While reported profits from corporate operations in the United States rose substantially last year, to $223 billion, at least 25 percent of this total was "illusory," the Conference Board reports in an analysis.
Illusory profits are the result of conventional accounting procedures which understate the cost of replacing fixed capital and inventories used up in production. Since costs are understated, profits are overstated. Illusory profits do not really constitute funds available either for dividend payments or for investment in new plants and equipment.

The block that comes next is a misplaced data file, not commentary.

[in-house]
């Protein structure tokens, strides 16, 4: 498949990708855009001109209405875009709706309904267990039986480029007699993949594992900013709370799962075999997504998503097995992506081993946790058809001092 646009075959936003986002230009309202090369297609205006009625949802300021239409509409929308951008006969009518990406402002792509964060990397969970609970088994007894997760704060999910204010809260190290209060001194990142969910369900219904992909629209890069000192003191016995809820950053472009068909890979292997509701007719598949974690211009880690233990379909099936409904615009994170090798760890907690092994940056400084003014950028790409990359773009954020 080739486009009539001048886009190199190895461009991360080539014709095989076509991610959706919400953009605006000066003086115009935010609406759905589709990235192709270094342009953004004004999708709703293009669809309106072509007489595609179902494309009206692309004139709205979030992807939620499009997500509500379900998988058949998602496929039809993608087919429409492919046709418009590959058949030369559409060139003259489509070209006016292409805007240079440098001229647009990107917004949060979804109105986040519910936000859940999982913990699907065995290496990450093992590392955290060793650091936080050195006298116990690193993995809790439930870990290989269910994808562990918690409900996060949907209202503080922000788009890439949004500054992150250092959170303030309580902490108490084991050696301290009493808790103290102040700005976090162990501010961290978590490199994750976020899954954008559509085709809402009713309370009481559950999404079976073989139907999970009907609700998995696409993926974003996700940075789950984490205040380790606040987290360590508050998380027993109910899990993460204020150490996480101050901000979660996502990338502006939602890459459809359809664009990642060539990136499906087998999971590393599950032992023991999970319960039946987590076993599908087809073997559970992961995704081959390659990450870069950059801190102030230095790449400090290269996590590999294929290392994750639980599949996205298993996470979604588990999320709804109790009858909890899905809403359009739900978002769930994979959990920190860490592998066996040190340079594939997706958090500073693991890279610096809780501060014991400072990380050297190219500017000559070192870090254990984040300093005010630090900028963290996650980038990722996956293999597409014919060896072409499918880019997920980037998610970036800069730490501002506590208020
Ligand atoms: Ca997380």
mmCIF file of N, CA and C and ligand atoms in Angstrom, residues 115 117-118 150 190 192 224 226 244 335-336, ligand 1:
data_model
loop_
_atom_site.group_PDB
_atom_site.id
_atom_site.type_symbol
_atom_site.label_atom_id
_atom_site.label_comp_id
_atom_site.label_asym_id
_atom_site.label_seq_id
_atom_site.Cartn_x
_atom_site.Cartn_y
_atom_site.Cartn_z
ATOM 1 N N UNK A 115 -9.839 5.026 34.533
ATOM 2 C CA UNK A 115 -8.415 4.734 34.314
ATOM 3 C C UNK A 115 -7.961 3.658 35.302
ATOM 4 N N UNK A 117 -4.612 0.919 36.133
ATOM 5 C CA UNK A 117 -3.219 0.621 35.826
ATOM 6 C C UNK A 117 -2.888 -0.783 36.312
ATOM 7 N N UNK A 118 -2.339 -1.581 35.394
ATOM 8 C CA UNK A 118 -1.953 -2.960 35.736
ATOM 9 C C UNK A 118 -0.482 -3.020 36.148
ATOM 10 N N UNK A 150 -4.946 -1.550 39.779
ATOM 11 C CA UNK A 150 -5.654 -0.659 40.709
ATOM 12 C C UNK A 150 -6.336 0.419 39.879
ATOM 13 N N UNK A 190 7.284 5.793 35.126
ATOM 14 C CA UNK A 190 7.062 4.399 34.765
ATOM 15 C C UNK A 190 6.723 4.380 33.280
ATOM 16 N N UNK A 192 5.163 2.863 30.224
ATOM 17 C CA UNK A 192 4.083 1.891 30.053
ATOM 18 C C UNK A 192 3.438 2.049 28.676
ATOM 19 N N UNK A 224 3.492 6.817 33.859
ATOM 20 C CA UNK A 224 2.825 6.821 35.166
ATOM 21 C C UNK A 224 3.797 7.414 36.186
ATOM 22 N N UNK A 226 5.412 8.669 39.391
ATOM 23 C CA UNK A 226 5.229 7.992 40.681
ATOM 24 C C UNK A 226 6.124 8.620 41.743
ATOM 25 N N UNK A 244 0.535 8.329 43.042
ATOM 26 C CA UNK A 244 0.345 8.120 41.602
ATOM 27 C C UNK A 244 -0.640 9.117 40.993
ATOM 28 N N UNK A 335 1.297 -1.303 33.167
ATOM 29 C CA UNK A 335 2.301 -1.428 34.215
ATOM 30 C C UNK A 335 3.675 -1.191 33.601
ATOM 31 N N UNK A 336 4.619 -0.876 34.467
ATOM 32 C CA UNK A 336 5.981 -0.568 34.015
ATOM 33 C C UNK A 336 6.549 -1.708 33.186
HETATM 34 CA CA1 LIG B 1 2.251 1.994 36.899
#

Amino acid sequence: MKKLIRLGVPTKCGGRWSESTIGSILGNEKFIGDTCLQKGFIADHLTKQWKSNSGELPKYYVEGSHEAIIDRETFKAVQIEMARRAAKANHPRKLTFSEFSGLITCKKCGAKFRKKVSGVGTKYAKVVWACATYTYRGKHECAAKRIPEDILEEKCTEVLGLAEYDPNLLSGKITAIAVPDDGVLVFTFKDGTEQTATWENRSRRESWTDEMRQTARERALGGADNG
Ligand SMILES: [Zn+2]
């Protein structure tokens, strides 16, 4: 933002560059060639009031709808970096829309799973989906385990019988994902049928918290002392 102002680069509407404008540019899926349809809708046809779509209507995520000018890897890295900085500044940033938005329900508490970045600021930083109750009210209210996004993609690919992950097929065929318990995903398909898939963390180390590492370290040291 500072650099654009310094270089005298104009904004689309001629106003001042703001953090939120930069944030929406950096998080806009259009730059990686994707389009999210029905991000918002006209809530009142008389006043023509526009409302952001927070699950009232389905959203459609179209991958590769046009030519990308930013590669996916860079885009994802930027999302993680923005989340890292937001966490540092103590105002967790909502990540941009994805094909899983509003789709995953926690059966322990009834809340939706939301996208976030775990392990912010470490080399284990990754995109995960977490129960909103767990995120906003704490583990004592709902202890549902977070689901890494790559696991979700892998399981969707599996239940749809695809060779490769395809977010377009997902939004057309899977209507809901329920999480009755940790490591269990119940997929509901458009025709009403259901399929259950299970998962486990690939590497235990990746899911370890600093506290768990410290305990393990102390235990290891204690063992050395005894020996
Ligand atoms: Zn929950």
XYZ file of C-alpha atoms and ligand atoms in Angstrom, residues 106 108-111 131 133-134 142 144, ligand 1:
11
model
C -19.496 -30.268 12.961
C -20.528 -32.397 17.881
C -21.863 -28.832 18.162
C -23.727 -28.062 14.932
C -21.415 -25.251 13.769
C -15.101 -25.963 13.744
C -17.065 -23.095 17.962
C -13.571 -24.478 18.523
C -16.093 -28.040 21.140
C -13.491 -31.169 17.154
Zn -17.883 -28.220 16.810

"Economic profits," which eliminate this undercosting, were $165 billion last year, the board says. This was up only 5 percent from 1978, while reported profits were up 14 percent.
It is only after the full costs of production are covered, and after dividends are paid, that companies' funds are available for new capital investment. These funds -- that is, retained economic profits after taxes and dividents -- totaled $25 billion in 1979, down 19 percent from 1978. In terms of their purchasing power, these after-tax, after-dividend economic profits last year were less than half as large as in the mid-1960s.